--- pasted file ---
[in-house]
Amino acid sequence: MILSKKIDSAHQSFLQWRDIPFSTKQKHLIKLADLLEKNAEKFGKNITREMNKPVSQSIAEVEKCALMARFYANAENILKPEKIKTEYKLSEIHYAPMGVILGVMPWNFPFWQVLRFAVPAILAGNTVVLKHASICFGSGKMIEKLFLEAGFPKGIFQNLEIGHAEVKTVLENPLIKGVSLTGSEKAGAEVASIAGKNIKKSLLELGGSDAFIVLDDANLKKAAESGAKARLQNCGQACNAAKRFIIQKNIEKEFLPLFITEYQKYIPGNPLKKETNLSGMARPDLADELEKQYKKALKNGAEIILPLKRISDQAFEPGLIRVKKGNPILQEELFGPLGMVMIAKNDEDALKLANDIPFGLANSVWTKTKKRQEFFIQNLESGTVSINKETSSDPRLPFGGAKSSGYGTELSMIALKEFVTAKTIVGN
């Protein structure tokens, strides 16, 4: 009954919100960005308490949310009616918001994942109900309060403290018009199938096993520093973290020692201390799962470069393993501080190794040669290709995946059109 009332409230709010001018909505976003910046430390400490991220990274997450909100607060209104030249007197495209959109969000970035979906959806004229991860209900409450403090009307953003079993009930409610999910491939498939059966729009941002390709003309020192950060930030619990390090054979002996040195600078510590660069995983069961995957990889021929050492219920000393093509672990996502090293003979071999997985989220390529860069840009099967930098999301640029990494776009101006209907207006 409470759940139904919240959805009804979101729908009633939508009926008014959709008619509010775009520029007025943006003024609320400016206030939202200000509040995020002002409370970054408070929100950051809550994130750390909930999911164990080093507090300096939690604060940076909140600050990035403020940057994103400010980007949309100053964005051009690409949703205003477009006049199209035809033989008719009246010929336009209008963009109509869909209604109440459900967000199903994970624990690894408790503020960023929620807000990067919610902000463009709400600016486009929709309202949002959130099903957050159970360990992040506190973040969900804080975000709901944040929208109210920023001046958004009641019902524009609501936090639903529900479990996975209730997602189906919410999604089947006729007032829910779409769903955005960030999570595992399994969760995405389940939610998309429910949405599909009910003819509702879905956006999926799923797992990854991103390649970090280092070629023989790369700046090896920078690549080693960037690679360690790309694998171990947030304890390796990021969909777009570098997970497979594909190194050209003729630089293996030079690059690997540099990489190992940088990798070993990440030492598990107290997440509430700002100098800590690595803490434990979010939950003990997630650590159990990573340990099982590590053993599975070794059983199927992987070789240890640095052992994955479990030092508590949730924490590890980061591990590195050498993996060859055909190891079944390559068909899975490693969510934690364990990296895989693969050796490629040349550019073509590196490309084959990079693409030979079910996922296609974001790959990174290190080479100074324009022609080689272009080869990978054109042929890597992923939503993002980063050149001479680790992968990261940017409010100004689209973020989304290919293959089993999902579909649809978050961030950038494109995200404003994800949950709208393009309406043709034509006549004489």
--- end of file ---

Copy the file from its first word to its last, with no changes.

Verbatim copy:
[in-house]
Amino acid sequence: MILSKKIDSAHQSFLQWRDIPFSTKQKHLIKLADLLEKNAEKFGKNITREMNKPVSQSIAEVEKCALMARFYANAENILKPEKIKTEYKLSEIHYAPMGVILGVMPWNFPFWQVLRFAVPAILAGNTVVLKHASICFGSGKMIEKLFLEAGFPKGIFQNLEIGHAEVKTVLENPLIKGVSLTGSEKAGAEVASIAGKNIKKSLLELGGSDAFIVLDDANLKKAAESGAKARLQNCGQACNAAKRFIIQKNIEKEFLPLFITEYQKYIPGNPLKKETNLSGMARPDLADELEKQYKKALKNGAEIILPLKRISDQAFEPGLIRVKKGNPILQEELFGPLGMVMIAKNDEDALKLANDIPFGLANSVWTKTKKRQEFFIQNLESGTVSINKETSSDPRLPFGGAKSSGYGTELSMIALKEFVTAKTIVGN
């Protein structure tokens, strides 16, 4: 009954919100960005308490949310009616918001994942109900309060403290018009199938096993520093973290020692201390799962470069393993501080190794040669290709995946059109 009332409230709010001018909505976003910046430390400490991220990274997450909100607060209104030249007197495209959109969000970035979906959806004229991860209900409450403090009307953003079993009930409610999910491939498939059966729009941002390709003309020192950060930030619990390090054979002996040195600078510590660069995983069961995957990889021929050492219920000393093509672990996502090293003979071999997985989220390529860069840009099967930098999301640029990494776009101006209907207006 409470759940139904919240959805009804979101729908009633939508009926008014959709008619509010775009520029007025943006003024609320400016206030939202200000509040995020002002409370970054408070929100950051809550994130750390909930999911164990080093507090300096939690604060940076909140600050990035403020940057994103400010980007949309100053964005051009690409949703205003477009006049199209035809033989008719009246010929336009209008963009109509869909209604109440459900967000199903994970624990690894408790503020960023929620807000990067919610902000463009709400600016486009929709309202949002959130099903957050159970360990992040506190973040969900804080975000709901944040929208109210920023001046958004009641019902524009609501936090639903529900479990996975209730997602189906919410999604089947006729007032829910779409769903955005960030999570595992399994969760995405389940939610998309429910949405599909009910003819509702879905956006999926799923797992990854991103390649970090280092070629023989790369700046090896920078690549080693960037690679360690790309694998171990947030304890390796990021969909777009570098997970497979594909190194050209003729630089293996030079690059690997540099990489190992940088990798070993990440030492598990107290997440509430700002100098800590690595803490434990979010939950003990997630650590159990990573340990099982590590053993599975070794059983199927992987070789240890640095052992994955479990030092508590949730924490590890980061591990590195050498993996060859055909190891079944390559068909899975490693969510934690364990990296895989693969050796490629040349550019073509590196490309084959990079693409030979079910996922296609974001790959990174290190080479100074324009022609080689272009080869990978054109042929890597992923939503993002980063050149001479680790992968990261940017409010100004689209973020989304290919293959089993999902579909649809978050961030950038494109995200404003994800949950709208393009309406043709034509006549004489």